Absa Group Ltd., the African unit of Barclays Plc, said profit last year missed targets and the firm’s performance, hit by real estate losses, prompted Chief Executive Officer Maria Ramos to forsake a cash bonus and curb boardroom payouts.
Net income dropped 13 percent to 8.39 billion rand ($935.6 million) in 2012, the Johannesburg-based bank said in a statement today. Earnings per share, excluding one-time items, were 12.27 rand, lower than the 12.57 rand median estimate of 17 analysts surveyed by Bloomberg.
To forgo the cash incentive “was a decision I made and the rest of the executive committee will receive reduced incentives commensurate with group performance,” Ramos, 53, said in an interview in Johannesburg today, without saying how much she was due to receive. Earnings were “disappointing” as they missed Absa’s own targets, she said.
In 2012 Absa’s head of debt collections left the company and the bank was forced to boost provisions after credit impairments rose. The bank also tightened lending as consumer indebtedness gained. Eight years after Barclays bought control of Absa, the South African bank is now preparing to buy the bulk of Barclays’s African operations for $2 billion.
Ramos was paid 20.7 million rand last year, including a deferred award worth 14 million rand. Ramos, who joined the bank in 2009, last got a cash bonus in 2010, when she was paid 2.28 million rand as part of her 19.6 million-rand compensation.
“While Absa is still a good business and the Barclays Africa transaction has been well received, both by ourselves and the market, performance from its core retail franchise has been disappointing,” Greg Saffy, an analyst at RMB Morgan Stanley in Johannesburg, said in a report to clients on Jan. 18.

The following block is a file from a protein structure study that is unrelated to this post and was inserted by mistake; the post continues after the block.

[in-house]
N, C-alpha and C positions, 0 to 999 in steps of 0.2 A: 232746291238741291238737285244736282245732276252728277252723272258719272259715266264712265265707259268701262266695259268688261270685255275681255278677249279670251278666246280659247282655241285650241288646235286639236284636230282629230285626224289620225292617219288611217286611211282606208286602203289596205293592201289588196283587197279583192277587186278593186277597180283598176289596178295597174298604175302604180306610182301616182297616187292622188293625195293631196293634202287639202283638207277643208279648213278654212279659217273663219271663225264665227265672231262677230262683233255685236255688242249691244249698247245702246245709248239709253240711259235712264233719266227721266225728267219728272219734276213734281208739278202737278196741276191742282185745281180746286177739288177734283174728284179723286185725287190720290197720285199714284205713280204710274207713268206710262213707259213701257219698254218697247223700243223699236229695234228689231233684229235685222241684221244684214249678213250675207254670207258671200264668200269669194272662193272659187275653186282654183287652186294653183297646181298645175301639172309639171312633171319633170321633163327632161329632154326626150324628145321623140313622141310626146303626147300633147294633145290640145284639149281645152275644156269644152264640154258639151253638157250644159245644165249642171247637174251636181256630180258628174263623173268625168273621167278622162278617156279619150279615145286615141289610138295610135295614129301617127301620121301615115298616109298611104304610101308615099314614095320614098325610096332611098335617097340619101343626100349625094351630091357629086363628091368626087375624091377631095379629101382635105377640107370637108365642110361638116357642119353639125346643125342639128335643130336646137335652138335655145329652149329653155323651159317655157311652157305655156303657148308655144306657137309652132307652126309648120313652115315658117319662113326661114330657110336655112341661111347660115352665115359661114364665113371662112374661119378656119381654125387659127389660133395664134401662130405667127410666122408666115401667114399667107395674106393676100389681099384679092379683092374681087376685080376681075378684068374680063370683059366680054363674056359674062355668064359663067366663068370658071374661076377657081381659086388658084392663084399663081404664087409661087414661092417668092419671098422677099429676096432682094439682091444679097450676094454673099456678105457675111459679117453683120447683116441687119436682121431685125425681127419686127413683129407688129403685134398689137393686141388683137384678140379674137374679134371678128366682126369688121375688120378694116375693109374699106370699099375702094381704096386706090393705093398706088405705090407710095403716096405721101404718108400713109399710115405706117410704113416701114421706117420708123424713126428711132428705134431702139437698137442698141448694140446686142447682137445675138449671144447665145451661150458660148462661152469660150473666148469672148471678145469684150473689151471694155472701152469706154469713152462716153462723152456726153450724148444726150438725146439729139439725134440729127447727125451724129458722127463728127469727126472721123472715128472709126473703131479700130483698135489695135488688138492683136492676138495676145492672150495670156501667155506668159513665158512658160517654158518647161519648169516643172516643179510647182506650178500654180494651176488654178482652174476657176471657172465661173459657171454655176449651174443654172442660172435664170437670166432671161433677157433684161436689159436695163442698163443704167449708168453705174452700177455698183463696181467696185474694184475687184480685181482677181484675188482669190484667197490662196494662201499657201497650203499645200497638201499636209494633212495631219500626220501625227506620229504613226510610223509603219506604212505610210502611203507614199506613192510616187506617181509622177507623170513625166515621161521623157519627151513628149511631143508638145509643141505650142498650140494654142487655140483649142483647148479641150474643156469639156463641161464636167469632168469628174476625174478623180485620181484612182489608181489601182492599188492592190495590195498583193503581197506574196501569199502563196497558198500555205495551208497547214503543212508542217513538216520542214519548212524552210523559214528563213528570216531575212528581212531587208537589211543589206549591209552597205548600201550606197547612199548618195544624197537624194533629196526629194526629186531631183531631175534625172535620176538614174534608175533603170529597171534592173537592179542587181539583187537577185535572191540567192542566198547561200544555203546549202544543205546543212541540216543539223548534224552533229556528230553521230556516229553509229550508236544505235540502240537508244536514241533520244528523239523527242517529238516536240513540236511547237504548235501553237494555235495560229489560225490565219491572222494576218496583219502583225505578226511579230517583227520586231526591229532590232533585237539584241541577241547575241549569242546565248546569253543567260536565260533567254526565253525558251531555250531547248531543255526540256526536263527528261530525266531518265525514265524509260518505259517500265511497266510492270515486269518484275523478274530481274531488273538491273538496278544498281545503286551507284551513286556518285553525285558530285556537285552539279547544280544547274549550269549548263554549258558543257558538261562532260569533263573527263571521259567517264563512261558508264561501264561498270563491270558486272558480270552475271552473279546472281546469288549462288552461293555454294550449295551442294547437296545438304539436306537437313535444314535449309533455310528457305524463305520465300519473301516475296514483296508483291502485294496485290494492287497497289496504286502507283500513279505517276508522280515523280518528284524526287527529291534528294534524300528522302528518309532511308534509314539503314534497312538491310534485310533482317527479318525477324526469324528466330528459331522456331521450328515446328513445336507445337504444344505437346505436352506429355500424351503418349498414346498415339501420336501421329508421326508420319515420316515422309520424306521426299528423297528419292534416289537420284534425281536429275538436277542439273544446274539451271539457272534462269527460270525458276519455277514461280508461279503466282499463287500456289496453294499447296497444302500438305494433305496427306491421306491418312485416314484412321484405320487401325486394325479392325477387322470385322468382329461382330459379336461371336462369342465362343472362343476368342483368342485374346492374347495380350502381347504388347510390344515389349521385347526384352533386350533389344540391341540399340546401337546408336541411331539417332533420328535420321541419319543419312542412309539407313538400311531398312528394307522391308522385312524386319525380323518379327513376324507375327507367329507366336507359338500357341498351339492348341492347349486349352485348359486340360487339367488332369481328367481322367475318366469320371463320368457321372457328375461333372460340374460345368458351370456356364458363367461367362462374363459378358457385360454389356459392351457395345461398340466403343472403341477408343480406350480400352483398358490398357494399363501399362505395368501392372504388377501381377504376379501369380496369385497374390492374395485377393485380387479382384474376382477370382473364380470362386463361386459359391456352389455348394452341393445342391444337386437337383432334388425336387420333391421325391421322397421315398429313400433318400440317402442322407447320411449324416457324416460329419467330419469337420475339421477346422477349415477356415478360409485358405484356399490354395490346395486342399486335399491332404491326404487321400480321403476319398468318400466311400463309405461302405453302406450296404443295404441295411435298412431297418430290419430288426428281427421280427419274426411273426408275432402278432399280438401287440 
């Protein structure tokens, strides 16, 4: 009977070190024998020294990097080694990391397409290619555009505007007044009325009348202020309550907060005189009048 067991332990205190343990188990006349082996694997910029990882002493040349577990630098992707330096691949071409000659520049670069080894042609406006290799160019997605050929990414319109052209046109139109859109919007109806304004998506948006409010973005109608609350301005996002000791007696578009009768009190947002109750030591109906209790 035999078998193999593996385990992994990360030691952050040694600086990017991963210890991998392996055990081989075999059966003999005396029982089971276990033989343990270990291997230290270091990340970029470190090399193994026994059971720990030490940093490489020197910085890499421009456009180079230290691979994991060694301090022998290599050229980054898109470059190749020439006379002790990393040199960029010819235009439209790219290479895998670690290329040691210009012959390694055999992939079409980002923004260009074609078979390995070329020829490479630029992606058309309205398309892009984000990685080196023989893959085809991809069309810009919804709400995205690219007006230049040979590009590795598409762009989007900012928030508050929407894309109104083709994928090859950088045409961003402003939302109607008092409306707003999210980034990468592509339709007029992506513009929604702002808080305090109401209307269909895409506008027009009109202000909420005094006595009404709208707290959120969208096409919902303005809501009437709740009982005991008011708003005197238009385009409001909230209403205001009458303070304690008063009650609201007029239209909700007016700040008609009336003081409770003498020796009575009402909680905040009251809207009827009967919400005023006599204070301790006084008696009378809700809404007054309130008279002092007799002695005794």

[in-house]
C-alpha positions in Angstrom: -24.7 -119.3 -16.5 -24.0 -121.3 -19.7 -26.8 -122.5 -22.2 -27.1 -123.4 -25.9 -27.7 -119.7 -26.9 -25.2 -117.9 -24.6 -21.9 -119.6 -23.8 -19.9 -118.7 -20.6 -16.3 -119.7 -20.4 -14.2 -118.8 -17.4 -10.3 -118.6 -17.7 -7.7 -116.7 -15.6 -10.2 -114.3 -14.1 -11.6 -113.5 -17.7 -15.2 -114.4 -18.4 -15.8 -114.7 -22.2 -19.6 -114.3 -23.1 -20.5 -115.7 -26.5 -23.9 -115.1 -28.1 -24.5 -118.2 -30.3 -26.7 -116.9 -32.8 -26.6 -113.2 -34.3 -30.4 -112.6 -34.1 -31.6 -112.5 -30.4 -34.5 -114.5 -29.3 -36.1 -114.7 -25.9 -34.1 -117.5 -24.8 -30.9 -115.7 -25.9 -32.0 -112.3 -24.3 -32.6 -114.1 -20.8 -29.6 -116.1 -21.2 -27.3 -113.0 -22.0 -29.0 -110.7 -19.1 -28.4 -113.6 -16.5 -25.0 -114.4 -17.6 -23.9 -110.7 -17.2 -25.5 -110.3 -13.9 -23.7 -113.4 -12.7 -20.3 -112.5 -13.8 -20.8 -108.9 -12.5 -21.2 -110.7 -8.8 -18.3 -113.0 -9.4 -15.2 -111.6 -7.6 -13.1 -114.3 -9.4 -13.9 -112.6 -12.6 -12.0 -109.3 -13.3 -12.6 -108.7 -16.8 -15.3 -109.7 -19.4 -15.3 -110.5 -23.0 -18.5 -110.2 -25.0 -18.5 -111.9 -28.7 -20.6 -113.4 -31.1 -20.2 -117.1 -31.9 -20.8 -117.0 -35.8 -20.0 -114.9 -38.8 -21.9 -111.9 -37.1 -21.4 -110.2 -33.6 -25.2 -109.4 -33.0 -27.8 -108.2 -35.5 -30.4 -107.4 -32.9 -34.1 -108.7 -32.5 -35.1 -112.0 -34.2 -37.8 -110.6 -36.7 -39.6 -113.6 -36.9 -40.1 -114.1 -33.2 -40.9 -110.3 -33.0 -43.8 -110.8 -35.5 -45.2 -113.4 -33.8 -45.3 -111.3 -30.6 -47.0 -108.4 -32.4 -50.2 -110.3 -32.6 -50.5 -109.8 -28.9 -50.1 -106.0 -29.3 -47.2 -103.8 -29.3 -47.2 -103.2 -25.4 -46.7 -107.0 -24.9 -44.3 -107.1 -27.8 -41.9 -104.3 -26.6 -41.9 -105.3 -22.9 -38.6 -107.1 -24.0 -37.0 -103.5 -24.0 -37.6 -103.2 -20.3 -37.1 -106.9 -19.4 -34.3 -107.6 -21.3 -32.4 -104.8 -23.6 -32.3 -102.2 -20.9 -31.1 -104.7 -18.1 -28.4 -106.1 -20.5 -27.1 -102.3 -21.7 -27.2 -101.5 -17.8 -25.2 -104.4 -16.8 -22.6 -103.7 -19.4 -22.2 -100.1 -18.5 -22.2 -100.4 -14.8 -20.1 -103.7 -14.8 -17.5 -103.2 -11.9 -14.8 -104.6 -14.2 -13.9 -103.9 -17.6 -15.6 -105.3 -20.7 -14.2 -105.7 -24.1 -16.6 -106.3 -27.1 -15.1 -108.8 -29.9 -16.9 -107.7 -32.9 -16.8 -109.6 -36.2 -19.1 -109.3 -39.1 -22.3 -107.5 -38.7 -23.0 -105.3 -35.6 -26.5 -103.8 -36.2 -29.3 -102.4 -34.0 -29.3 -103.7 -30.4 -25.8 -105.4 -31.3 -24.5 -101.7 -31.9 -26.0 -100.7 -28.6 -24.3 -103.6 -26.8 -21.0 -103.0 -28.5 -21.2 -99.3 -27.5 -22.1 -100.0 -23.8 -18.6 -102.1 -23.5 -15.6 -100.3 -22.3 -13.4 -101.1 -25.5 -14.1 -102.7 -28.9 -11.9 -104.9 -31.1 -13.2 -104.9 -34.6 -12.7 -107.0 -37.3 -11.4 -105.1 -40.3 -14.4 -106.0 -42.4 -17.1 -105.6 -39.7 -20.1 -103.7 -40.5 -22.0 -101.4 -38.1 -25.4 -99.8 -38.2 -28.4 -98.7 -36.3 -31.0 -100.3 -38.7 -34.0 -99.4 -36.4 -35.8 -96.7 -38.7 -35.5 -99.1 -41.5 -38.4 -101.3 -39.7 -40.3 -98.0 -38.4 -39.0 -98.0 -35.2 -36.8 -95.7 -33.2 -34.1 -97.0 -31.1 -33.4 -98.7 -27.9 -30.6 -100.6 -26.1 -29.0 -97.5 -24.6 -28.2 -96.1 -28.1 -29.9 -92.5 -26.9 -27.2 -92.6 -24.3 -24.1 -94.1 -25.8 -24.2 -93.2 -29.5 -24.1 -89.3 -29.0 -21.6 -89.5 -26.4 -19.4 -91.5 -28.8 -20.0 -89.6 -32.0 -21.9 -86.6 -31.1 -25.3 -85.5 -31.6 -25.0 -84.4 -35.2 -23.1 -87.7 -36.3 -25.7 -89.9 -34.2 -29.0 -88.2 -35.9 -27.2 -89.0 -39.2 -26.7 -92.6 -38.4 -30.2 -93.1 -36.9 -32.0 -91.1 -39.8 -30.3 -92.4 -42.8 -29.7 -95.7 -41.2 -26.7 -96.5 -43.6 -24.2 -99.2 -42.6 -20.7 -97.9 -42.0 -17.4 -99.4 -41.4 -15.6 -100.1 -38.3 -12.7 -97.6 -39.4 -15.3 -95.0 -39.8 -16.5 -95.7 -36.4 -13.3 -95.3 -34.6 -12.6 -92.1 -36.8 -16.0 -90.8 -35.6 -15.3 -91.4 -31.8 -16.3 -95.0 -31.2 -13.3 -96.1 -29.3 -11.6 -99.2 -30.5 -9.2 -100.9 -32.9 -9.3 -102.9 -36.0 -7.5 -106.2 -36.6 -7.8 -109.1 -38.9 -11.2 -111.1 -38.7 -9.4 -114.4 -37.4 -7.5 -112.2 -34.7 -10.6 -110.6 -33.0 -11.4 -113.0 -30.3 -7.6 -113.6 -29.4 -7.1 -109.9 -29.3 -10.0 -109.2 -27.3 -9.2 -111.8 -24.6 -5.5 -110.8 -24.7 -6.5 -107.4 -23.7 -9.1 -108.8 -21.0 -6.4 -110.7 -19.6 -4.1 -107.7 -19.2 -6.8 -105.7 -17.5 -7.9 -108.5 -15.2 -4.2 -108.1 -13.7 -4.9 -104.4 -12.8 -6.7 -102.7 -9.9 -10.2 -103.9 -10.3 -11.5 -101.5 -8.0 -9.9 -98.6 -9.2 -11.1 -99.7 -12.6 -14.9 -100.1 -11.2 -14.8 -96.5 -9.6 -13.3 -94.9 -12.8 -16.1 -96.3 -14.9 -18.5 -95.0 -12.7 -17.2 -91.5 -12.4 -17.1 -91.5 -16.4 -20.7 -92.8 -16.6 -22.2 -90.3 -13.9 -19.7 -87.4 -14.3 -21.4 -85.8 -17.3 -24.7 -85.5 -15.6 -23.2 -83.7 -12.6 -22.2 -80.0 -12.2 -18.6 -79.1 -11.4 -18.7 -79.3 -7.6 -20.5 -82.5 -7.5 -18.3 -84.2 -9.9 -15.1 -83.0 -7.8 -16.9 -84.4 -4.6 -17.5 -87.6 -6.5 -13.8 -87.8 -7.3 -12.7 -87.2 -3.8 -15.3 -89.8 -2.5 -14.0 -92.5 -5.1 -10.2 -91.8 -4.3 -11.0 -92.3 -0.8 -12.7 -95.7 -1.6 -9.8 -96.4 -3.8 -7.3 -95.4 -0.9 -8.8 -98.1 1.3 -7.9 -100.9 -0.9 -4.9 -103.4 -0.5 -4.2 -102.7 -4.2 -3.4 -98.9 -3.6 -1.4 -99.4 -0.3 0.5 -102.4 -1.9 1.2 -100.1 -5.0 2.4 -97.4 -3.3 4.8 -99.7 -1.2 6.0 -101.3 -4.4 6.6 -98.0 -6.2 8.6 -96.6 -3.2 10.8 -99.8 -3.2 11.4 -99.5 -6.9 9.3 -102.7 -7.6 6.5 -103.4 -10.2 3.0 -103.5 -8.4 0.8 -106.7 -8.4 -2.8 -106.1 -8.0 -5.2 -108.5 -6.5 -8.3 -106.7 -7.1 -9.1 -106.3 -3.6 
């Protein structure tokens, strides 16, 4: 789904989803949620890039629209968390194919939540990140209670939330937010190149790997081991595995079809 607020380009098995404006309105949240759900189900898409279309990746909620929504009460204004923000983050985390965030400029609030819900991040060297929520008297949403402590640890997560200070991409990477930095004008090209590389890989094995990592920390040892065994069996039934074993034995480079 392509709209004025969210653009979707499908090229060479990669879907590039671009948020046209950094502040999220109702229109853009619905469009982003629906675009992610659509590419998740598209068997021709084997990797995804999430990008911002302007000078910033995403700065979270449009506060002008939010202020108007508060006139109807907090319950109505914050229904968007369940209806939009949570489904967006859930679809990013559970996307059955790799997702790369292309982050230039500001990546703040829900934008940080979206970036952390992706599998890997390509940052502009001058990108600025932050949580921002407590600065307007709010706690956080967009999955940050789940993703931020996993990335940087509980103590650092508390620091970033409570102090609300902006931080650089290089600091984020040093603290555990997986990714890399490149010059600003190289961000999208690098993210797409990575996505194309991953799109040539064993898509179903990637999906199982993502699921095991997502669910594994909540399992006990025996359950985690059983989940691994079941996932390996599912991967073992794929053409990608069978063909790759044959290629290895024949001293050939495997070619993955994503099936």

Higher credit impairments, particularly in retail mortgages and commercial property finance, were the principal reason for the lower-than-expected earnings, Absa said.
Absa’s capital adequacy ratio, a measure of financial strength, rose to 17.4 percent last year, while its return on equity dropped to 13.6 percent from 16.4 percent. Absa said it would pay a final dividend of 6.84 rand per share.
The company rose 0.1 percent to 165.10 rand by the 5 p.m. close in Johannesburg. It dropped as much as 2.2 percent earlier.
The bank won’t be making any “huge” acquisitions and may still use its surplus capital to pay a special dividend, Chief Financial Officer David Hodnett said. Even after accounting for Basel III rules, which require banks to carry more capital, Absa would have a cash surplus of about 6 billion rand, he said in an interview.
Five out of eight analysts polled by Bloomberg expected Absa to announce a special dividend this month. Two of the eight expected a special dividend in the second half of the year and estimated it could be as high as 10 rand a share.
Absa investors including Coronation Fund Managers and the Public Investment Corp., have questioned why Absa isn’t using excess capital to help finance its purchase of Barclays’ African assets and limit dilution of minority shareholders.
“Barclays and Absa are not negotiating on using cash for the deal,” Hodnett said. “Barclays’s dilution is the biggest and the price would be higher if we did part of it in cash.”
Sanlam Investment Management will be speaking with Absa management during the next week about the bank’s high capital levels, Patrice Rassou, head of equities at the firm, said in an e-mailed response to questions today.
Absa expects loan growth of less than 10 percent again this year, while its credit-loss ratio is expected to improve “materially,” Ramos said.
“We are building momentum in our business and this should become evident in our top line growth this year, which should improve from last year’s modest levels, and should underpin a noticeable improvement in our return on equity,” she said.
Ramos was director-general of National Treasury when the government was led by former President Nelson Mandela. She ran the state-owned transport and logistics company, Transnet SOC Ltd., for five years before joining Absa.
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